In this section we focus on the growing need for decision-useful and standardised corporate disclosures as a result of climate change. The preeminent metric is that articulated by the Task Force on Climate-related Financial Disclosures ('TCFD'). In June 2017, the Task Force released its list of recommendations for climate-related financial risk disclosures in mainstream corporate filings, covering:
- Risk management
- Metrics and targets
In addition to its general recommendations, TCFD also issued sector-specific guidance for companies in the financial (banks, insurance companies, asset owners and asset managers) and non-financial sectors (energy, transportation, materials and buildings, agriculture, food and forest products) it considers most likely to be affected by climate change and the transition to a lower-carbon economy.
Although many companies support the recommendations, there is an implementation gap. And compliance with TCFD remains voluntary, not mandatory. One of the challenges for companies has been understanding how to integrate the TCFD recommendations into their mainstream reports and conduct climate-related scenario analysis, relevant to their business.
In the past year, there has been a marked increase in the pace of financial regulators' consultations on climate risk.
France - There is already a legal requirement for institutional investors to disclose physical and transition climate risk in their portfolios.
UK - the Bank of England has been unequivocal in its warnings on the risks of climate change to the financial system, focusing first on insurers and then on the banking sector.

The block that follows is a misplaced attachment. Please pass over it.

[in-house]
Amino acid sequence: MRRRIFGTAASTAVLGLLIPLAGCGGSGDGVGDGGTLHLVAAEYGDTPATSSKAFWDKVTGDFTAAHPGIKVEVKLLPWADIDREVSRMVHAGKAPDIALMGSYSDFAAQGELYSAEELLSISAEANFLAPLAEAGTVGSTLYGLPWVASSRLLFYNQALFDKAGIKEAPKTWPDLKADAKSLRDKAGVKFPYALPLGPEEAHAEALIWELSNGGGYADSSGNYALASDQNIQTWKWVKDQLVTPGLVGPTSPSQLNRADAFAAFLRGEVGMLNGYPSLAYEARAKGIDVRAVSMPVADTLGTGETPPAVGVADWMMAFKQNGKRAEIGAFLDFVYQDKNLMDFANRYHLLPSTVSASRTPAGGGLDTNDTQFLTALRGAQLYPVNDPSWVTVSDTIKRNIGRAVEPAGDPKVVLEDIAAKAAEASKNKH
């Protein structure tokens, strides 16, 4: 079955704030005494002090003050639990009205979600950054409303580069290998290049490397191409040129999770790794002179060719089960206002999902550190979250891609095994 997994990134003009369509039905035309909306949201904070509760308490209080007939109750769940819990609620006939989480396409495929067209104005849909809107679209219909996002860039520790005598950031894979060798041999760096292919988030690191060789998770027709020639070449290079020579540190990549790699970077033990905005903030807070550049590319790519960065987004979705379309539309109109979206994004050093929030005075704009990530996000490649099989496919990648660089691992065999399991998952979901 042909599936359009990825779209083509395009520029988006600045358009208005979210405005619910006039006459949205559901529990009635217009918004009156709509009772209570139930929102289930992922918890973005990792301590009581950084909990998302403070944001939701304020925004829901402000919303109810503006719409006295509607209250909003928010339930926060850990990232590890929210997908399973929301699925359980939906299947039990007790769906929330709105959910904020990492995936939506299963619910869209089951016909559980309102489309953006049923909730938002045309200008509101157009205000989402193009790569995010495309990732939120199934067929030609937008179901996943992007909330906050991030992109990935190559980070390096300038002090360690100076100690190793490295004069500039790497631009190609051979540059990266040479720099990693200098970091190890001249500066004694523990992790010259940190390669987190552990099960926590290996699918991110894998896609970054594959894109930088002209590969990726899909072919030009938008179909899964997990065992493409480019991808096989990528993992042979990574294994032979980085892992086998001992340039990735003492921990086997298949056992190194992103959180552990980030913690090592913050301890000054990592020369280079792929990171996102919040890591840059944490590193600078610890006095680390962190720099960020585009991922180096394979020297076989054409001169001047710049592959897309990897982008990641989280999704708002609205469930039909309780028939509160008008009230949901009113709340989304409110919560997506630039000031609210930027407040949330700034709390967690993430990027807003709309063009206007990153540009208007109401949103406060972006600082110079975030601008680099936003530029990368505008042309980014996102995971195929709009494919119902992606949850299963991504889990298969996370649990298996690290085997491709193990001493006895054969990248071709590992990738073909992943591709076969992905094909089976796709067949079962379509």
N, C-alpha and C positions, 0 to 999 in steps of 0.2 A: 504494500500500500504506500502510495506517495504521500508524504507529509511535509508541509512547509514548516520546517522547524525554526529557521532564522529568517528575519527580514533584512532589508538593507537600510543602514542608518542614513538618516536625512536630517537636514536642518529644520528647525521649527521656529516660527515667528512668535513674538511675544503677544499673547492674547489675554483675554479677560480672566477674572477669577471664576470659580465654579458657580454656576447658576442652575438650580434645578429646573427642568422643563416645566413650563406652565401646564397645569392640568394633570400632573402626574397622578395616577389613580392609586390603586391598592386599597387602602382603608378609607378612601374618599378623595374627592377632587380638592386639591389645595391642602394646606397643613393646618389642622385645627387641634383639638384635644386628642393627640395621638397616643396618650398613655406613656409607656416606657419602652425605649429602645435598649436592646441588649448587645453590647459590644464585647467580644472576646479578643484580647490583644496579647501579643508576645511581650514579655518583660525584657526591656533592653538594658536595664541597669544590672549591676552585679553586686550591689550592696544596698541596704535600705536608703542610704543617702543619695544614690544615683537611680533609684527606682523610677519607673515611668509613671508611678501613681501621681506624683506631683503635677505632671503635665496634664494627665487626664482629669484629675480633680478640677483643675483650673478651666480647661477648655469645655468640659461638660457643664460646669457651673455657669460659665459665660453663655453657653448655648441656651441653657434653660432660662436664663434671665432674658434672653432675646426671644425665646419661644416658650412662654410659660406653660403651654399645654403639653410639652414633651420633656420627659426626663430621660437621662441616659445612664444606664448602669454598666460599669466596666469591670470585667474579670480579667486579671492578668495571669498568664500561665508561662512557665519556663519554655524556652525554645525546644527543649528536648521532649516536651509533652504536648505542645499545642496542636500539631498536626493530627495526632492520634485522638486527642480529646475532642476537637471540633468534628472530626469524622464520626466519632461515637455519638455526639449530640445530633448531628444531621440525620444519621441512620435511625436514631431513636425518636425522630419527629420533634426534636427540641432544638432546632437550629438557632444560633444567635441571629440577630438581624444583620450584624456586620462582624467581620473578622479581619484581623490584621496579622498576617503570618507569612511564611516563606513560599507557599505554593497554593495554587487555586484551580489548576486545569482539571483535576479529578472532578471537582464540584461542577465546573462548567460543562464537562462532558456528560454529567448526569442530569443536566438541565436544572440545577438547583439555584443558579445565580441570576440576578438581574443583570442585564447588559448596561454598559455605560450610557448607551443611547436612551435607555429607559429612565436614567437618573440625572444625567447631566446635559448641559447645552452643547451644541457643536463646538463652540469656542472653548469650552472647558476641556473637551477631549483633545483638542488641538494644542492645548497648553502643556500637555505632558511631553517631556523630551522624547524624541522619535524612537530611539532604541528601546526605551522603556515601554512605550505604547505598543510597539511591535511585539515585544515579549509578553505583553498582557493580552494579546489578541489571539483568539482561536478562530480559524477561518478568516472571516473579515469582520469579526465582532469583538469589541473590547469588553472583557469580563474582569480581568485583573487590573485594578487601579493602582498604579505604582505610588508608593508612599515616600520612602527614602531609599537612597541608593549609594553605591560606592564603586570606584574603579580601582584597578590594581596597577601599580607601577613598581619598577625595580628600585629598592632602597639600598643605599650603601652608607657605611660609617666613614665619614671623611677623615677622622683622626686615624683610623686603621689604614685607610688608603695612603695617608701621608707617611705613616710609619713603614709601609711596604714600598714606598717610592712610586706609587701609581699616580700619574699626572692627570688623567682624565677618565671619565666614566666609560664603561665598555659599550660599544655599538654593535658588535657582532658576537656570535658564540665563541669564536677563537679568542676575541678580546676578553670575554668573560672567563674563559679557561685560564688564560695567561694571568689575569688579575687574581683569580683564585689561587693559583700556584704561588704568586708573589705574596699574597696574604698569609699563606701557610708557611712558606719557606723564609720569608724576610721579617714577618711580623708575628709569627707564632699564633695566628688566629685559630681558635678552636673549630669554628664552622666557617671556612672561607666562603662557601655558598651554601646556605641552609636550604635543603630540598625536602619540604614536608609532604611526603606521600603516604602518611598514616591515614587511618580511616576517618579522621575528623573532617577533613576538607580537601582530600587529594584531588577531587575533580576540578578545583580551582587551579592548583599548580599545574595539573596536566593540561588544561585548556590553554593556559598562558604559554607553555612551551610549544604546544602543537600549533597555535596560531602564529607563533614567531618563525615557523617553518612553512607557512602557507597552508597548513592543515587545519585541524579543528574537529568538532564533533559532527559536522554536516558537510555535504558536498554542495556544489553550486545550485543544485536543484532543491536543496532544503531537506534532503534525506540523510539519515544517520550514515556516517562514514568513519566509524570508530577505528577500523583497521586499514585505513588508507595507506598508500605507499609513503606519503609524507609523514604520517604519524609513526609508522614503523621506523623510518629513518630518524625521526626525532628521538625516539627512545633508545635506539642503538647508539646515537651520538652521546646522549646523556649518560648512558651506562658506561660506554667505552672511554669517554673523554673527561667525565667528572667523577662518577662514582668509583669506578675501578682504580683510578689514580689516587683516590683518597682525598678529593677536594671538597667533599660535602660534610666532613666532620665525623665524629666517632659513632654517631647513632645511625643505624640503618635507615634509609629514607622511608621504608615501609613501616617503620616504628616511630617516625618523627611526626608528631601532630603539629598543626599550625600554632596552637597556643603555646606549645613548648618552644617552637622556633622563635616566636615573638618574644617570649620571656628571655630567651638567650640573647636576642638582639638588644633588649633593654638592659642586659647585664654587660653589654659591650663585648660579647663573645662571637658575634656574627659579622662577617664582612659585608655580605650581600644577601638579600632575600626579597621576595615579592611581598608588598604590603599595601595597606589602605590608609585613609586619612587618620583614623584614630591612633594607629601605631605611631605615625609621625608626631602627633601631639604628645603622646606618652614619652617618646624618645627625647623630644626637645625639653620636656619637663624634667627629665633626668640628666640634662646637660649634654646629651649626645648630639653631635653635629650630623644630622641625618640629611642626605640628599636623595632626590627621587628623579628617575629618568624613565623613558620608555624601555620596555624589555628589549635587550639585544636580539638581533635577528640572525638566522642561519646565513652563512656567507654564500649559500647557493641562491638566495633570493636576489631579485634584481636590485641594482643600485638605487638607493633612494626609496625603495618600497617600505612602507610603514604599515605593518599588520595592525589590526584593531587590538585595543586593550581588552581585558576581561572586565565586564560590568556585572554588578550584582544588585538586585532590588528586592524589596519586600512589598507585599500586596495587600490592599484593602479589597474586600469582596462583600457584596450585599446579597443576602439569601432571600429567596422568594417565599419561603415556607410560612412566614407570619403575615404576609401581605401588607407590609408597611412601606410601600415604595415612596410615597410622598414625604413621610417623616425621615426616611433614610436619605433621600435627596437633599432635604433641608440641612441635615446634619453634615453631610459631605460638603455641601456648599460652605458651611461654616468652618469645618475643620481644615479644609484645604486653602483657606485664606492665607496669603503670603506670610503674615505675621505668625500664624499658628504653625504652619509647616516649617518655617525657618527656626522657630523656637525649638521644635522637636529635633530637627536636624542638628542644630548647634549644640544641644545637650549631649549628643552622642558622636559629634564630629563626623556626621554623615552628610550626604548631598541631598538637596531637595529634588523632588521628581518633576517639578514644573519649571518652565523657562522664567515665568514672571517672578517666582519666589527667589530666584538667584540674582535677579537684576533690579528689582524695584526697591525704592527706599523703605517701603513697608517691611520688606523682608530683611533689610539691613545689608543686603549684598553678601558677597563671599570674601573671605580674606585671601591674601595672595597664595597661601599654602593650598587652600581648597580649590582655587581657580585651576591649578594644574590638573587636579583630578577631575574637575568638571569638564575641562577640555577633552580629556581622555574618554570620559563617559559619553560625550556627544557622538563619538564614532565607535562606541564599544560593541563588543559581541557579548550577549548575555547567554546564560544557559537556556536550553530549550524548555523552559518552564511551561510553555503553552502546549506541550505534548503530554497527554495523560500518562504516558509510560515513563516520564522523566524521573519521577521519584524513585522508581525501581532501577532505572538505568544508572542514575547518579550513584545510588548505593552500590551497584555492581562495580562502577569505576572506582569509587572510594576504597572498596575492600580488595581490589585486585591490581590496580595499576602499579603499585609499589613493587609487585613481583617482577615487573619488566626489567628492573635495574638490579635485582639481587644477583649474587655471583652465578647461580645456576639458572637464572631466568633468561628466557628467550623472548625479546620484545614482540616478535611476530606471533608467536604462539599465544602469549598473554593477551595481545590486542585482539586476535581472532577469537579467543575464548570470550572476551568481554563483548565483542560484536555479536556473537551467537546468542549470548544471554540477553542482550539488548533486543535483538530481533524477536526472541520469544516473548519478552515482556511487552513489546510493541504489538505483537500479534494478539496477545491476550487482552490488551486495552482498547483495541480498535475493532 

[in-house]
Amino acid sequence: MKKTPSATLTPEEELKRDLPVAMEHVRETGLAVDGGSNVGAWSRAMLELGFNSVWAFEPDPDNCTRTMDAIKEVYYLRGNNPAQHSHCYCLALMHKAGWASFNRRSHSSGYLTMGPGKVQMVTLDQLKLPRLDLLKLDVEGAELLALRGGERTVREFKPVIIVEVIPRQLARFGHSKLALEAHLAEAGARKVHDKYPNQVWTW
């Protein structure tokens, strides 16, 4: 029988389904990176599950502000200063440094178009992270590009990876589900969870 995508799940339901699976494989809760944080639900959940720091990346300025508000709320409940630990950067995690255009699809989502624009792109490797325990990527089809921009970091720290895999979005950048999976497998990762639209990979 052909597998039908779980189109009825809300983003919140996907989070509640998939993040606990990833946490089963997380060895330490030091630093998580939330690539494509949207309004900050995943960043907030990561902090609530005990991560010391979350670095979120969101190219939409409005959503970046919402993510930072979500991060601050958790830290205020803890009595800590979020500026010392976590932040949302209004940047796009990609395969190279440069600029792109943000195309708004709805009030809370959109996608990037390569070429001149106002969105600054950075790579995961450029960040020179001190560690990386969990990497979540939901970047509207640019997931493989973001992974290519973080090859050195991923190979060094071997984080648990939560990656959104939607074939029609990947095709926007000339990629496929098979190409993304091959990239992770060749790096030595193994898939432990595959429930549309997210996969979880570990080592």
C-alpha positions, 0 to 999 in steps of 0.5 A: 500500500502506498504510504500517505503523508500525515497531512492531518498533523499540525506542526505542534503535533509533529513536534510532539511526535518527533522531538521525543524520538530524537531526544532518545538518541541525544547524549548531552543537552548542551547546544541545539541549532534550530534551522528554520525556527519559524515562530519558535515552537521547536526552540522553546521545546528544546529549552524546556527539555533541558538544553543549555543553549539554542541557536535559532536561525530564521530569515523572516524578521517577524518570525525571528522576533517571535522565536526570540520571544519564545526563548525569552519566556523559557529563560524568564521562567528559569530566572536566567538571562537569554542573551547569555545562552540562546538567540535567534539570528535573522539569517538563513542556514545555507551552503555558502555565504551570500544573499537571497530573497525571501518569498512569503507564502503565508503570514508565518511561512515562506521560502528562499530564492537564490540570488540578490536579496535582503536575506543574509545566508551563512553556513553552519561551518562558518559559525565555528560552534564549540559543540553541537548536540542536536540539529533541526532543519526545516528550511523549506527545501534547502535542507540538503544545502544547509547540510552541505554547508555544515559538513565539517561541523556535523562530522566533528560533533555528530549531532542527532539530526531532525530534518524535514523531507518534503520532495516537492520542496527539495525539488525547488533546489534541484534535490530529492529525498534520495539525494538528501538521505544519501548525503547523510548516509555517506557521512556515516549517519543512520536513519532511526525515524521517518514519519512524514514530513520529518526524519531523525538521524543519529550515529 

Australia - the Australian Prudential Regulation Authority (APRA) has acknowledged that the financial risks posed by climate change are: 'foreseeable, material and actionable now'.
Canada - In 2018 the Canadian Government commissioned an expert Panel on Sustainable Finance to consult stakeholders on sustainable finance and climate-related risk disclosures.
Europe - at the wider European level, the wider sustainability of the financial system is under review with the European Commission rolling out its Action Plan for Financial Sustainable Growth, which has as one its three objectives to "manage financial risks stemming from climate change, environmental degradation and social issues".
Future Harmonisation- A Direction of Travel
There is a direction of travel and it is likely that the TCFD-style reporting will eventually become mandatory in jurisdictions, at least in certain sectors.
Many investors, insurers and other stakeholders have indicated their support for mandatory reporting requirements. Certain voluntary disclosure regimes are moving towards mandatory reporting through participating members' agreement.
The UN Principles for Responsible Investment has also introduced a delisting model designed to provide a sanction for its member investors who fail to take their commitment to the principle seriously enough and a number have been placed on the watch-list.
Central banks' and Supervisors' Network for Greening the Financial System (NGFS)
34 central banks and supervisors from five continents, representing half of the world's GHG emissions and 2/3 of global systematically important banks and insurers joined forces in 2017 as the NGFS.
NGFS members include the central banks of Spain, Mexico, Finland, the Netherlands, Denmark, Dubai, Norway, China, Austria, Singapore, Australia and Switzerland.Download report